These lists are never perfect; If I leave it alone for 20 minutes I'll see something that I want to change. So here it is in its imperfection, my Top 40 fave LPs of the 90s. (note: Titles in bold are albums that I currently own on CD only, but I know the vinyl exists and is out there somewhere.)
40. The First of Too Many (1992) - Senseless Things
39. Archaeology (1996) The Rutles
38. Help Yourself (1991) - Julian Lennon
37. Spilt Milk (1993) - Jellyfish
36. De La Soul is Dead (1991) - De La Soul
35. Automatic for the People (1992) R.E.M.
34. Graffiti Bridge (1990) - Prince
33. Ben Folds Five (1995)
32. Elemental (1993) - Tears for Fears
31. Come On Feel the Lemonheads (1993) - Lemonheads
30. Innuendo (1991) - Queen
29. OK Computer (1998) - Radiohead
28. Up (1998) - R.E.M.
27. Real (1993) - Belinda Carlisle
26. Older (1996) - George Michael
25. Plano (1998) - The Aluminum Group
24. Are You Gonna Go My Way? (1993) - Lenny Kravitz
23. tie: Ill Communication (1994), Check Your Head (1992) - Beastie Boys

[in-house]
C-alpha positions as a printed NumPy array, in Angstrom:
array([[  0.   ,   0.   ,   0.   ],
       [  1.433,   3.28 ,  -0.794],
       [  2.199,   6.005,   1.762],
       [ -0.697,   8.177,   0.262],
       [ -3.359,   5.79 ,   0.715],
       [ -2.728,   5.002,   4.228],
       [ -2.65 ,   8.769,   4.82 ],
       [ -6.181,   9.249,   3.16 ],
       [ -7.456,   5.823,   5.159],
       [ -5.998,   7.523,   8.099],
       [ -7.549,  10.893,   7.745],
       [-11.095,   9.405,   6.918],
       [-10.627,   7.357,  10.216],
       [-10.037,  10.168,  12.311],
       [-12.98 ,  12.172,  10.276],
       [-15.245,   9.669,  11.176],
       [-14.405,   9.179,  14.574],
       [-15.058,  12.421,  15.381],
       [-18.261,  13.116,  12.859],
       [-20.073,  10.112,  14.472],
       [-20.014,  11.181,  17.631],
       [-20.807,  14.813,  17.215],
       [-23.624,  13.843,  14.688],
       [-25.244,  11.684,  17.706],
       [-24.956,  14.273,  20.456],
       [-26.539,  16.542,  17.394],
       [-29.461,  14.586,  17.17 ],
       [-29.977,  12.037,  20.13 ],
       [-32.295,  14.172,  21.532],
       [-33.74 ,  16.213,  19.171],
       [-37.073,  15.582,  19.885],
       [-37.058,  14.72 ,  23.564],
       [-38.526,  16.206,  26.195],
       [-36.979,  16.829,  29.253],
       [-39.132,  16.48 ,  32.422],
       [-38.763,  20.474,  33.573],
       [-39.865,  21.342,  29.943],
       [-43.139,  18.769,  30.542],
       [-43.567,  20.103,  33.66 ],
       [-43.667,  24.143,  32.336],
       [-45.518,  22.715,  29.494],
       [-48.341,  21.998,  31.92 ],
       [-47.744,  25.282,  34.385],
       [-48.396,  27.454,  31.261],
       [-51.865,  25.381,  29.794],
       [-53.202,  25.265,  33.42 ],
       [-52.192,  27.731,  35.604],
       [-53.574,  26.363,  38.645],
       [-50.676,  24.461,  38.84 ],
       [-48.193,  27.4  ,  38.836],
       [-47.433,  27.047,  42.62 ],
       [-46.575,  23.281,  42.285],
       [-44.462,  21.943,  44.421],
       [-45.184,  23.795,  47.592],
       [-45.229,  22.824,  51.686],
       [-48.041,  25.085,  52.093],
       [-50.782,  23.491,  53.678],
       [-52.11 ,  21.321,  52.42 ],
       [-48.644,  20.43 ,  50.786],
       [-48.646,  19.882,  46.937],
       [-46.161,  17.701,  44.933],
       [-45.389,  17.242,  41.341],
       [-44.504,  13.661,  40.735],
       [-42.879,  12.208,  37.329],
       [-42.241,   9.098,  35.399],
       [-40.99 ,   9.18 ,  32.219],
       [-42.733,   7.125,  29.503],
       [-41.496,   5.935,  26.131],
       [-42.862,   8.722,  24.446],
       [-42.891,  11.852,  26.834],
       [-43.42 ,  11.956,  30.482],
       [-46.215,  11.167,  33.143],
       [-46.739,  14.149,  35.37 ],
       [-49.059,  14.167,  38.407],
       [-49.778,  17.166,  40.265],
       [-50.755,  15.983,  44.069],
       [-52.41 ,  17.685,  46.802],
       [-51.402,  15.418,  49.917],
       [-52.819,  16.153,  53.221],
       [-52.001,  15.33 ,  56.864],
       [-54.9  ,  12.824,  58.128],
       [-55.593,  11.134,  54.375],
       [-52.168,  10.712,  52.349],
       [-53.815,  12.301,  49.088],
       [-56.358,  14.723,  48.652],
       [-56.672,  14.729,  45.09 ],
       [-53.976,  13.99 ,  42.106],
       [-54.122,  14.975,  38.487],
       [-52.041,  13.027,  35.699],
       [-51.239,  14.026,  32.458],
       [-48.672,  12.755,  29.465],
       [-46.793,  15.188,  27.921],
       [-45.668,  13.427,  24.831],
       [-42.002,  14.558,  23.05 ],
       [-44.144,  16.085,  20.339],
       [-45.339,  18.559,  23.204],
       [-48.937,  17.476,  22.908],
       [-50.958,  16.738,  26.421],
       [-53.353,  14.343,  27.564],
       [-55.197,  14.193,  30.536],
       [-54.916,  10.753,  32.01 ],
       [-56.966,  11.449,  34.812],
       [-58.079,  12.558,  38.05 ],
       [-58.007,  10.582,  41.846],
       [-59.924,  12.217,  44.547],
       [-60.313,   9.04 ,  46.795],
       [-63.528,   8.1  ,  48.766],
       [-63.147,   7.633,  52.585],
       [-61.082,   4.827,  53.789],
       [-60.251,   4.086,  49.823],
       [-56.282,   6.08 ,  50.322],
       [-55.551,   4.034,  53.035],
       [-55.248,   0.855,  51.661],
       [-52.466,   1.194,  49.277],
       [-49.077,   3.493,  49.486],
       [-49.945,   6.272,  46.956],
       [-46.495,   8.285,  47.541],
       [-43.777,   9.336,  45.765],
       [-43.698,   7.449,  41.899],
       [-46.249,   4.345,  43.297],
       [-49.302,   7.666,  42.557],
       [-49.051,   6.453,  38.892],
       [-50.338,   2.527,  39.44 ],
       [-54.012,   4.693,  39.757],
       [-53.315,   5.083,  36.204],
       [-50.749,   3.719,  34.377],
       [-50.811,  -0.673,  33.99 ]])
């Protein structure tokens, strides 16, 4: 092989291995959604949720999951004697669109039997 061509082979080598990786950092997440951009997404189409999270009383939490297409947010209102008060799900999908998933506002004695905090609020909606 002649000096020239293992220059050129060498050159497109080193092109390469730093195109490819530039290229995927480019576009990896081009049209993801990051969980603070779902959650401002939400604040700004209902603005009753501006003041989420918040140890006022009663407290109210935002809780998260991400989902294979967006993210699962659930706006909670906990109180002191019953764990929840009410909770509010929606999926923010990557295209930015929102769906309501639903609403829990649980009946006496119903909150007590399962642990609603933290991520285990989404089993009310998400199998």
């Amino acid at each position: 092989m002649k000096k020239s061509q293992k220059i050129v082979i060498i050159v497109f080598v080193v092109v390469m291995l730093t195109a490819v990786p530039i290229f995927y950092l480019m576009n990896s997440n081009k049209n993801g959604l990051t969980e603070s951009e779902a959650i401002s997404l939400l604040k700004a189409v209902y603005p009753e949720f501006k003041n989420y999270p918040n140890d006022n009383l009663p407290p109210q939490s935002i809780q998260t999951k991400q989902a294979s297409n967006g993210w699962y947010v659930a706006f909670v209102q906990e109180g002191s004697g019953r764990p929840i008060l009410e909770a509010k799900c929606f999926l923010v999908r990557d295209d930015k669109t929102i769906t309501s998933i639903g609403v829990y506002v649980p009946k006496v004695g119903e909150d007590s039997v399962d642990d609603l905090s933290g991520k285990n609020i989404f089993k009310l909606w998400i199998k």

22. Of the Heart, of the Soul & of the Cross (1991) - PM Dawn
21. I Wish My Brother George Was Here (1991) - Del tha Funkee Homosapien
20. Cold (1996) - froSTed
19. Into The Sun (1998) - Sean Lennon
18. Talk (1994) - Yes
17. Tiny Music from the Vatican Gift Shop (1996) - Stone Temple Pilots
16. Mondo Bizarro (1993) - Ramones
15. Nevermind (1991) - Nirvana
14. Soul Martini (1992) - Cavedogs
13. Wedding Album (1993)- Duran Duran
12. Buhloone Mindstate (1993) De La Soul
11. Notorious (1991) - Joan Jett & the Blackhearts
10. It's A Shame About Ray (1993) - Lemonheads
9. The Gold Experience (1995) - Prince
8. The Low End Theory (1991) - A Tribe Called Quest
7. Out of Time (1991) - R.E.M.
6. Pandemonium (1990) - The Time
5. Blonder & Blonder (1995) - The Muffs
4. Woodface (1991) - Crowded House
3. Odelay (1996) - Beck
2. Eroica (1990) - Wendy & Lisa
1. Phaseshifter (1993) - Redd Kross

Friday, January 15, 2010

On my turntable: The Parade 12" singles

It's not easy for me to pinpoint the precise moment when Prince's jumbled career jumped the shark, since there are probably a good half dozen moments from which to choose. I tend to view the breakup of The Revolution as the first jump. I know many fans would disagree with me, citing the masterwork Sign of the Times (1987) in their defense. I would remind such fans that SOTT evolved out of Dream Factory, which was to be The Revolution's brilliant follow-up to Parade (1986).

Without his band, especially Wendy and Lisa, a crucial creative element has been lost from Prince's work. That's not to say that Prince hasn't released incredible work since then, but it's hard to dispute that there has been a lot of hit & miss along the way.